There, she had a garden with the special peach trees that yielded fruit capable of giving immortality which ripened only once in 3 thousand years.
Of course, every artwork is always bearing the traces of the cultural and historical background of the period in which it was created. In our case, the painting belongs to Edo period in the history of Japan which was marked by the rule of the Tokugawa shogunate. At that time, Japan experienced economic growth, isolationist foreign policy and the rise of culture and arts. It could be stated that Japanese culture was in its golden age. One of the most significant painting schools was Maruyama school founded by the prominent artist Maruyama Okyo which nurtures many painters including Nagasawa Rosetsu, the author of the analyzed painting. Being the disciple of Maruyama, he combined Western naturalism and realism with traditional Japanese themes for painting. Jack Hillier distinguishes two types of Rosetsu’s paintings: works of studied finish and works created literally on the spot as a result of several minutes of intense painting (Hillier, 1974: 55 – 56). And the latter type is even more typical.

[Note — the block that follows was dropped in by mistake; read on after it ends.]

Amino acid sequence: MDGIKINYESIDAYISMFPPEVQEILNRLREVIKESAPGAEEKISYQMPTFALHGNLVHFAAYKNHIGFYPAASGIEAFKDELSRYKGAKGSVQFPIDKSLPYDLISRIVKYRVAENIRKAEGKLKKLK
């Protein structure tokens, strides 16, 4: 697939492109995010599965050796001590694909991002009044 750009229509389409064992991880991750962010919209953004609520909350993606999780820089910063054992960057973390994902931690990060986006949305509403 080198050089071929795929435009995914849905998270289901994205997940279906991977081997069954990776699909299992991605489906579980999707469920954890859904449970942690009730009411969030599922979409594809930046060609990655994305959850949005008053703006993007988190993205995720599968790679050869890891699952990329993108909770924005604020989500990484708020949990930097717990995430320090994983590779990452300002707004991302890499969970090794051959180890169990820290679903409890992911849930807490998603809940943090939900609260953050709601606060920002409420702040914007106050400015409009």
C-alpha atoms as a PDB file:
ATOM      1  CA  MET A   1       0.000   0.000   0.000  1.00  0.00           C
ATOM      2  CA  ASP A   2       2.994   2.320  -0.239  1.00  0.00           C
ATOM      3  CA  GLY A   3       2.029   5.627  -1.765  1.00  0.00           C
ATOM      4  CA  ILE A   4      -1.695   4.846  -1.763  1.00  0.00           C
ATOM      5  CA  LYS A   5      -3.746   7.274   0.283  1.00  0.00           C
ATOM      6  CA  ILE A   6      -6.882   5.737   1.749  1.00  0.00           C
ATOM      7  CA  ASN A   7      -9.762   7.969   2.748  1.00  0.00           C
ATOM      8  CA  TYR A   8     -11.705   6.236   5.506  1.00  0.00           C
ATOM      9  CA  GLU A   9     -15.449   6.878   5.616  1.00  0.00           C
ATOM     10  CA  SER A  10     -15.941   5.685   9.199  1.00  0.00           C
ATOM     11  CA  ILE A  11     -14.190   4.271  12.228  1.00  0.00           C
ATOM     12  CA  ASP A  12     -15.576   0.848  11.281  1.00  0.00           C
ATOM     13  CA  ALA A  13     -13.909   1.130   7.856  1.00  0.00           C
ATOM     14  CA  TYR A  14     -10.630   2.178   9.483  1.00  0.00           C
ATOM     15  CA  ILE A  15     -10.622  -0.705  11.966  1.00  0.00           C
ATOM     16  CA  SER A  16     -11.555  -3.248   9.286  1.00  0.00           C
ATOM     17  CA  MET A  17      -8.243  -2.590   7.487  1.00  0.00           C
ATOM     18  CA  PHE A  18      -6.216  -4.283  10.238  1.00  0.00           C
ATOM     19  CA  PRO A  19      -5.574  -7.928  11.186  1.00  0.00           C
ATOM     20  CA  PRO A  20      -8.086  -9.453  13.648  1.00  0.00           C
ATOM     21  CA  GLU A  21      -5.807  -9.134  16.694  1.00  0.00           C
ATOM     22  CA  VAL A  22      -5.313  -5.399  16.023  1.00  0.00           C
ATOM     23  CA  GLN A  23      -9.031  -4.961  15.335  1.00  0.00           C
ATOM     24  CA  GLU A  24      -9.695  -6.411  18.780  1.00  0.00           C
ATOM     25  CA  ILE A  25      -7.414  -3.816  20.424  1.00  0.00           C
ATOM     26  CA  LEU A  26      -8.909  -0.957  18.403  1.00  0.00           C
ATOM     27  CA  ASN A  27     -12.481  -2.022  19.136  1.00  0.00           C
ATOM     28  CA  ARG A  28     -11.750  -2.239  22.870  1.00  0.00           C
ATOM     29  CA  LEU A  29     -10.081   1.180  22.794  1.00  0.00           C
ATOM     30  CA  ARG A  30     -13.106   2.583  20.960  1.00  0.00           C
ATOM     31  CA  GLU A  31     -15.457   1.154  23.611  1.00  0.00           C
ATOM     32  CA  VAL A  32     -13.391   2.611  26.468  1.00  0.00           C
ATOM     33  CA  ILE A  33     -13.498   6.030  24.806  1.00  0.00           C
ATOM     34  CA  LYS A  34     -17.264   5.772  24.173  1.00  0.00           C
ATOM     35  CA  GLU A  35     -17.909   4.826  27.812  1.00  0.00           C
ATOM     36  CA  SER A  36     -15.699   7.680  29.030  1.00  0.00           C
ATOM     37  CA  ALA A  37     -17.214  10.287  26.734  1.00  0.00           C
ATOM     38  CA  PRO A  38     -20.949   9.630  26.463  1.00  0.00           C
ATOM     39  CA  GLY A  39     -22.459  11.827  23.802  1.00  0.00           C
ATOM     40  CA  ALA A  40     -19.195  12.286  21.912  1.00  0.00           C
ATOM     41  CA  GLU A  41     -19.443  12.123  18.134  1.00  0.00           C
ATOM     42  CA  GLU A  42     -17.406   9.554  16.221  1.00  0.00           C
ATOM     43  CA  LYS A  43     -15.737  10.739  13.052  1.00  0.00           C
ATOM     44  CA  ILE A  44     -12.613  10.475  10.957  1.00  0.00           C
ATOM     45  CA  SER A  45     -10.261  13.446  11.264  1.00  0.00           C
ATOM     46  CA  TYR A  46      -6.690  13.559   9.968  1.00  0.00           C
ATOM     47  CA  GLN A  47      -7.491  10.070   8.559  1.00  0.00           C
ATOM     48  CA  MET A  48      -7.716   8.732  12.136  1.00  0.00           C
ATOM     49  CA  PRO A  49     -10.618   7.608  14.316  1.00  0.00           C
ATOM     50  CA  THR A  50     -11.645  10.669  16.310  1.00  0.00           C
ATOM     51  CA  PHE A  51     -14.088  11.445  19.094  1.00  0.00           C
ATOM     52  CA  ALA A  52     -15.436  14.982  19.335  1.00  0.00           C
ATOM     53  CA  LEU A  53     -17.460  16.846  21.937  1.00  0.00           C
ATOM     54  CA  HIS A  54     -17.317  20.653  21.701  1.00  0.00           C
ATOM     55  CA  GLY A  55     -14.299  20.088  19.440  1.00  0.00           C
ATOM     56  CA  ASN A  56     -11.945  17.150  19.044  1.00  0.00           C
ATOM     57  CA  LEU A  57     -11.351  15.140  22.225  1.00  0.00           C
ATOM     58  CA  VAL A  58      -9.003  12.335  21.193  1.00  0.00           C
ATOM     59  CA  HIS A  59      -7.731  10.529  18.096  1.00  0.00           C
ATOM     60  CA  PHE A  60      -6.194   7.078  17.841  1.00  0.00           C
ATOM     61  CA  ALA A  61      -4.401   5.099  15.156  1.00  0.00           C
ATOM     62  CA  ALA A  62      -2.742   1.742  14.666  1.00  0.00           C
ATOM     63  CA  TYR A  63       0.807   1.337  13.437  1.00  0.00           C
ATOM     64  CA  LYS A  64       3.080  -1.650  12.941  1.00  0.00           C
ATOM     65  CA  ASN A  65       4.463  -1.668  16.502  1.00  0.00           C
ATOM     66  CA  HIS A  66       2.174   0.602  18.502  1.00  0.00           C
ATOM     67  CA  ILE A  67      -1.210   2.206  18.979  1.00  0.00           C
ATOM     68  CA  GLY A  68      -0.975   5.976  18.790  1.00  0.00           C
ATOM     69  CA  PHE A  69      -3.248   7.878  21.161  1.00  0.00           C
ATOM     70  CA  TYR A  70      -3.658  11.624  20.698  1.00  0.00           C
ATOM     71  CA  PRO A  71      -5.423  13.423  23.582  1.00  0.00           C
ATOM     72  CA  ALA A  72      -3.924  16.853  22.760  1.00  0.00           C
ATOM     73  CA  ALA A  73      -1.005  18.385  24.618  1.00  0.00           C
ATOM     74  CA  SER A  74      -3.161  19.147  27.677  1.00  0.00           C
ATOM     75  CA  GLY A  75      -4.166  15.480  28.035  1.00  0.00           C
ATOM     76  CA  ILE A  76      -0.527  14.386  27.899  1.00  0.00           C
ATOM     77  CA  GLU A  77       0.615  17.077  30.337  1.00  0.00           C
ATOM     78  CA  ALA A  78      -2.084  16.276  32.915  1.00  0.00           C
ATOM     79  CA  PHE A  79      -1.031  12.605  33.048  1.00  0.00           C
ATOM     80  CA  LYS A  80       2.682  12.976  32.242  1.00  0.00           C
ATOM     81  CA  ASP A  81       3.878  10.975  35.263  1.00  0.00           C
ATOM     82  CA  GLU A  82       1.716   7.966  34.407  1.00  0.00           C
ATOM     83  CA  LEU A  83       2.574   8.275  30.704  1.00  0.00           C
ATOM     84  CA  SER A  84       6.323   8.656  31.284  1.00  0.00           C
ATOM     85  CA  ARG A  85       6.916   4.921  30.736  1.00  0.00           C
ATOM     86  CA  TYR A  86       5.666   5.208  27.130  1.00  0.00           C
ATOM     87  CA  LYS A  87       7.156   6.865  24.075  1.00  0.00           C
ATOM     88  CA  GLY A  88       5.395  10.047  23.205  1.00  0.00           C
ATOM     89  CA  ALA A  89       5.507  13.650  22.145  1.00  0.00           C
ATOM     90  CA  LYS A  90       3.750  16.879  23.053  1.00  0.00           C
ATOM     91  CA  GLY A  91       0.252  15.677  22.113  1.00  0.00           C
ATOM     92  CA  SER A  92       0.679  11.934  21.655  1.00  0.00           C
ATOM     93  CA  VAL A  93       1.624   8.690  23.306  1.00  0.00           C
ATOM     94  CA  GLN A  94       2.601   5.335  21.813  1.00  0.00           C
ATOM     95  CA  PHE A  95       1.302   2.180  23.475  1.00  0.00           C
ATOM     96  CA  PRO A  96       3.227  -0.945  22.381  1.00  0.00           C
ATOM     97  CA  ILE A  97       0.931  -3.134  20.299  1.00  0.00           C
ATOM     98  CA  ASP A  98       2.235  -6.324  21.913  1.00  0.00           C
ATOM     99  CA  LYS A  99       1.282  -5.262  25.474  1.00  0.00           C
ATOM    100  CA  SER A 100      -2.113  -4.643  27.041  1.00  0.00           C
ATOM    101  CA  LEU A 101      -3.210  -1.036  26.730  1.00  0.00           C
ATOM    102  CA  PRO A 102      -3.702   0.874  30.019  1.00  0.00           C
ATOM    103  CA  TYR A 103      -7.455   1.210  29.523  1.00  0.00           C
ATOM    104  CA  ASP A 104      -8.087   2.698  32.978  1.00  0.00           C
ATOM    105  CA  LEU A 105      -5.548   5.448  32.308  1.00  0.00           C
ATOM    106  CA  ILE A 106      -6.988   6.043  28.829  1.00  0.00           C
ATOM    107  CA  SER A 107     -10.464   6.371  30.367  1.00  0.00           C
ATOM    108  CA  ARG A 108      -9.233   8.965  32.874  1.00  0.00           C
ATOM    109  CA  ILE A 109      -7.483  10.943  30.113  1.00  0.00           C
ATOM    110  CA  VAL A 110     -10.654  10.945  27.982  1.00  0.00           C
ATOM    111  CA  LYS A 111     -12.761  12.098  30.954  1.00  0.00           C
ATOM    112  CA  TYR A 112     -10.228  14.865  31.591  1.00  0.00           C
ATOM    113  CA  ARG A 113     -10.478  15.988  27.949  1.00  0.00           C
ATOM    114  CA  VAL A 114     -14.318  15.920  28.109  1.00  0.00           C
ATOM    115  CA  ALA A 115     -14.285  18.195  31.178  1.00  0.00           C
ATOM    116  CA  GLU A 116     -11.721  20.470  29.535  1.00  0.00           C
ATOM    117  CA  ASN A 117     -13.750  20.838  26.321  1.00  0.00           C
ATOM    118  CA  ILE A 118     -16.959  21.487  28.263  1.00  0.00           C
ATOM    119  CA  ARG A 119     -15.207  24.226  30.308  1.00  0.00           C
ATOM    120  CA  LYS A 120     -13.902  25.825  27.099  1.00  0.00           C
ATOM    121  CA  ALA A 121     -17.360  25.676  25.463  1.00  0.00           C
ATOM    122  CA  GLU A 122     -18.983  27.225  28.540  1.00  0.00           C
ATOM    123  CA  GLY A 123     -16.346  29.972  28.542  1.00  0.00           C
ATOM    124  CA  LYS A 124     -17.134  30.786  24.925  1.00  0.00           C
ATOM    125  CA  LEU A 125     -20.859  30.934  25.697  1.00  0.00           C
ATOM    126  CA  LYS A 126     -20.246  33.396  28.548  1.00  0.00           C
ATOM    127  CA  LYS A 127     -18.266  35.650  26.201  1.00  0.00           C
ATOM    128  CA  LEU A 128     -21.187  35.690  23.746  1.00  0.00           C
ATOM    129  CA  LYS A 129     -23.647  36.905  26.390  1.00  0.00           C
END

As Chinese and Japanese histories have been walking hand in hand since the ancient times with particular elements of mythology and culture shared, there is no wonder that Japanese painting traditions experience influence of China in the early period of their development together with the motifs borrowed from the Chinese mythology. That concern the Queen Mother of the West as the artist chose to depict a goddess from the Daosist mythology which a priori conveys certain religious meaning.
The picture appears to be fairly simple with no excessive details that could have overloaded the its space: the only objects holding their places in the painting are the Queen Mother of the West herself and a “magic” fruit of a peach tree lying on the ground. The orientation of the work is